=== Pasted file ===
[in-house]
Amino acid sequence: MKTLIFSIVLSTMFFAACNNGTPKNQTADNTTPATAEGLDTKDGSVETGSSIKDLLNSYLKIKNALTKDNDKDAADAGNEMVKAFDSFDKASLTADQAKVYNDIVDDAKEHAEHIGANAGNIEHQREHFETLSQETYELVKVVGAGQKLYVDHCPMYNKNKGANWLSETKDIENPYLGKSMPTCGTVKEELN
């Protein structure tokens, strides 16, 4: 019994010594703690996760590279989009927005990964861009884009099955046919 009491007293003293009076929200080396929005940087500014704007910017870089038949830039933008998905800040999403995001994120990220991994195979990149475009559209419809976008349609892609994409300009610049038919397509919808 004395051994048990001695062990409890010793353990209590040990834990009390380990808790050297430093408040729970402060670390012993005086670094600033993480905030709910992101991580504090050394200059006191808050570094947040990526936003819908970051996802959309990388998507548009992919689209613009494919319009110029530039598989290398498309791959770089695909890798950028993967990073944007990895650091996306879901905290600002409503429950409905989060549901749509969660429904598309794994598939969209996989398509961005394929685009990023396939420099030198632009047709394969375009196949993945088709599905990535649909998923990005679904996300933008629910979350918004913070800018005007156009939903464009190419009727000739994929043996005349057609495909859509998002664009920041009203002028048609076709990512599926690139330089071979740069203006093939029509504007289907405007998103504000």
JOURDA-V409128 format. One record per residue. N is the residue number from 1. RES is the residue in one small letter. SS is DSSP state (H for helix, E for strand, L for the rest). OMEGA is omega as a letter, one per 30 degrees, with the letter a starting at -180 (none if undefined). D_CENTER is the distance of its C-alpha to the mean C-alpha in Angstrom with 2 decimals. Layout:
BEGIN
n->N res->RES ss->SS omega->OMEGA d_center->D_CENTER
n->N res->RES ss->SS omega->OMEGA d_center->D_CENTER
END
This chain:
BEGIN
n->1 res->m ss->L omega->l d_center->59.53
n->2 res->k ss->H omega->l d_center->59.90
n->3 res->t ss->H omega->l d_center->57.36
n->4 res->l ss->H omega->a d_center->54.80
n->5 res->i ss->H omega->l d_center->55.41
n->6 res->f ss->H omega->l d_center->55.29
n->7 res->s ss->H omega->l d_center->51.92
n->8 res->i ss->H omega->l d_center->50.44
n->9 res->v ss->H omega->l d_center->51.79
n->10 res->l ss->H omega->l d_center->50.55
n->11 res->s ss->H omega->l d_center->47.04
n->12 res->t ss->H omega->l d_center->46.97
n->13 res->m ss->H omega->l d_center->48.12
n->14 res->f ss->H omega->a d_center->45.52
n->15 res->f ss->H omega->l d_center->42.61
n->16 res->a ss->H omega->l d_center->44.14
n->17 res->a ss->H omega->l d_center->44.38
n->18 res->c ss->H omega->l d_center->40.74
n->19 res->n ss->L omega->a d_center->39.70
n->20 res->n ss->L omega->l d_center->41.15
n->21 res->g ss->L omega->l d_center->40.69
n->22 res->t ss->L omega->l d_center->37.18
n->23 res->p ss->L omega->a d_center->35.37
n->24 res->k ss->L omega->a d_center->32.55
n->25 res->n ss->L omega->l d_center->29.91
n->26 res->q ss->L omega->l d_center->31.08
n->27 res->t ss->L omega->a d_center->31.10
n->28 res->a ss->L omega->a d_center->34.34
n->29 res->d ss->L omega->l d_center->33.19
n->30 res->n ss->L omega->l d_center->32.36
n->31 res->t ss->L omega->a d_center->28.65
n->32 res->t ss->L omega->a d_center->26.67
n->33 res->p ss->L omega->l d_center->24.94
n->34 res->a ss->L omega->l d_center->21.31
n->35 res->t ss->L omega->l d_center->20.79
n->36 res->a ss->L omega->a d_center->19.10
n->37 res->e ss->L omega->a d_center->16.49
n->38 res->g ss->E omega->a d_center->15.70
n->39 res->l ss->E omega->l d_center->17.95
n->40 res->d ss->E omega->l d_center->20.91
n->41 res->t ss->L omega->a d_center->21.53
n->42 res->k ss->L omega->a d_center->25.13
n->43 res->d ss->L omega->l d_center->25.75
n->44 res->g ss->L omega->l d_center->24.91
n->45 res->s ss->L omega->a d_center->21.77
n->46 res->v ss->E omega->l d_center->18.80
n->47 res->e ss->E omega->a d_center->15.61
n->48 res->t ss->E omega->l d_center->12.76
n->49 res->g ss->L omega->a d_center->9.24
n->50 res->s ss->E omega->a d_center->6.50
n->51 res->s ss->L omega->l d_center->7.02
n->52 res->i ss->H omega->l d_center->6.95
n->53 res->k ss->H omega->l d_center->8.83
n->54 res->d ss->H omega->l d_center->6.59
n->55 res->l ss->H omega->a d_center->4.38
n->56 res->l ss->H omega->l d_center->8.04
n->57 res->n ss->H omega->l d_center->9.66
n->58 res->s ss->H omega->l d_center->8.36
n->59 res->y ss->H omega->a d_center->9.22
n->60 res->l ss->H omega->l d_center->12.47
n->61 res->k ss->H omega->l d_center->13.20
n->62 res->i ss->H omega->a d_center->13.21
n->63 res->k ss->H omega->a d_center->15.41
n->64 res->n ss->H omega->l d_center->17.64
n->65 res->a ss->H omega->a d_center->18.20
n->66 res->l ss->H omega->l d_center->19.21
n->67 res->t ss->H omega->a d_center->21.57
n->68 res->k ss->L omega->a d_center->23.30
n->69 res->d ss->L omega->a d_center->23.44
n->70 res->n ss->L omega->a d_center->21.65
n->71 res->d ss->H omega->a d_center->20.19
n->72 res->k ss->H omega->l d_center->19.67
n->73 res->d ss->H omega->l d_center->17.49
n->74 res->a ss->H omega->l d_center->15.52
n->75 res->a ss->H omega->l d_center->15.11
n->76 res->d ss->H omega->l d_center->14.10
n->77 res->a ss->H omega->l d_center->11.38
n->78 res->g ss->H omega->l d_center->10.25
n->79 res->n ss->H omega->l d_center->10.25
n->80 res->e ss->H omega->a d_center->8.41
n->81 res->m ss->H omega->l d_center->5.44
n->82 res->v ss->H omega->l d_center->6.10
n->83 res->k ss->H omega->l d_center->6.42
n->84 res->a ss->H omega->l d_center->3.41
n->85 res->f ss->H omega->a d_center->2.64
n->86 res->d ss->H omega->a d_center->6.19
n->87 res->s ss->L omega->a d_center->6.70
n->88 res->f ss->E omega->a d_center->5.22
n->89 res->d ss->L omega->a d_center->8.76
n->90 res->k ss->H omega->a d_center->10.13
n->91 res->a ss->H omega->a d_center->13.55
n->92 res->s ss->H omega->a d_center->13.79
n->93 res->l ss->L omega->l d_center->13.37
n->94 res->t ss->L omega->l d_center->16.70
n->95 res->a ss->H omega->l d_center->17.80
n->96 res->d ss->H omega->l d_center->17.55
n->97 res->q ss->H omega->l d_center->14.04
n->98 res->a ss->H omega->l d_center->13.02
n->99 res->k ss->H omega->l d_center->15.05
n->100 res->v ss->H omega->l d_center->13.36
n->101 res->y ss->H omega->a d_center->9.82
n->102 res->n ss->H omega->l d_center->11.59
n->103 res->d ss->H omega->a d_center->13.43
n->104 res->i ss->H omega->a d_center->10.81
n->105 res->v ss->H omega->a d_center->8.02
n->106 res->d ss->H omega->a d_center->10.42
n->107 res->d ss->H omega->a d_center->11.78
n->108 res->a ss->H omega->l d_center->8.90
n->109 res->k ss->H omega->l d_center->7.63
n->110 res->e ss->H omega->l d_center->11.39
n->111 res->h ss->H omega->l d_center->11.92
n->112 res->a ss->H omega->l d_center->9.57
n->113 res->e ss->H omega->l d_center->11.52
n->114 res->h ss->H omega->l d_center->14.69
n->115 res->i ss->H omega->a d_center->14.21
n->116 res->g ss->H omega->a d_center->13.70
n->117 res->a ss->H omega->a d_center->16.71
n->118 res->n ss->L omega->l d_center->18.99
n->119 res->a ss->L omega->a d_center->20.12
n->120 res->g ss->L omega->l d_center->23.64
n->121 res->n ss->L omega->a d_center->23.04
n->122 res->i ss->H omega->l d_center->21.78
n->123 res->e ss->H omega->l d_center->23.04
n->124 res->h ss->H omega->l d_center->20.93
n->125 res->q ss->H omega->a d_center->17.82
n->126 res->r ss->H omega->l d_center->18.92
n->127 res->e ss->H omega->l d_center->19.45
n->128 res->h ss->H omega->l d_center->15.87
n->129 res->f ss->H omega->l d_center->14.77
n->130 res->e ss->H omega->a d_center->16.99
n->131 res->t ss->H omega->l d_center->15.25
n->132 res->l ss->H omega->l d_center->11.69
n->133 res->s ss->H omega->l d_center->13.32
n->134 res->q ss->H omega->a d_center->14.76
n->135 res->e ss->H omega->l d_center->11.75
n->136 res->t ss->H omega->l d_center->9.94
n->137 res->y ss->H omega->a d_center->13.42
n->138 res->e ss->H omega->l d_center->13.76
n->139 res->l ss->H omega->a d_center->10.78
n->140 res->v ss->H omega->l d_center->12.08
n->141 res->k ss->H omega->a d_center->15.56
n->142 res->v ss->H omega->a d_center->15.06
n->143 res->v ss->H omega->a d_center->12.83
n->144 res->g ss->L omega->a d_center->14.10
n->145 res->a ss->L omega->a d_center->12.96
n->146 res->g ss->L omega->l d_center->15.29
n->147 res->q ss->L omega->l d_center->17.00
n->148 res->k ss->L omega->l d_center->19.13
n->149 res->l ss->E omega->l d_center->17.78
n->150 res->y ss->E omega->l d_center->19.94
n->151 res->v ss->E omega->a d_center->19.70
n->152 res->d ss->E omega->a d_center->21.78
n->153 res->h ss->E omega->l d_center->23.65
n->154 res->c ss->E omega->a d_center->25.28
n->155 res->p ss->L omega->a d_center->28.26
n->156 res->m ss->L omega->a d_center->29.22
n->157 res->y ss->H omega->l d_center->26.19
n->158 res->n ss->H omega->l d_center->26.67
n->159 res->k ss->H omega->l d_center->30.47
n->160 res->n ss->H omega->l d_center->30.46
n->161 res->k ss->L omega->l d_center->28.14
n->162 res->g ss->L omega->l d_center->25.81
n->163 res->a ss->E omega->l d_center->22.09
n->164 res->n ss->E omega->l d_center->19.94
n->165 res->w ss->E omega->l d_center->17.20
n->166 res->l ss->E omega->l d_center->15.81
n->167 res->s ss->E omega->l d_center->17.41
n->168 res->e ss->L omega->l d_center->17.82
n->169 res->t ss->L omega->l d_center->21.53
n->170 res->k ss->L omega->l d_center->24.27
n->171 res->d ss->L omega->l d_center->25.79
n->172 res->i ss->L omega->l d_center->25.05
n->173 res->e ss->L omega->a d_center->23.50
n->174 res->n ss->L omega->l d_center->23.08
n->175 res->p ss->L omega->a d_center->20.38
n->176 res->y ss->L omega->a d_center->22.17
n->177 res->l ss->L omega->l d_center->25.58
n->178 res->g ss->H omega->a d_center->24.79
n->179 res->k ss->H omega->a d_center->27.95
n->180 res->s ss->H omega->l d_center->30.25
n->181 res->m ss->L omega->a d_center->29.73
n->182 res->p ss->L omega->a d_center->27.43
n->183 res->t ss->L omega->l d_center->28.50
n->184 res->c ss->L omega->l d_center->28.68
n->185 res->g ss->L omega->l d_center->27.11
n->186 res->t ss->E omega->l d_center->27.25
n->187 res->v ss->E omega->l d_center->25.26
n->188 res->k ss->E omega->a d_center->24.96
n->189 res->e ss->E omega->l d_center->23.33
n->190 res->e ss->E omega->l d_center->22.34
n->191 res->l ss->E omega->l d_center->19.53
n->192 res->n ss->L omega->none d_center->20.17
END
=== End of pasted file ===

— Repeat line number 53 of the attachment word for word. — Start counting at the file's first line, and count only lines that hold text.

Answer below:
n->43 res->d ss->L omega->l d_center->25.75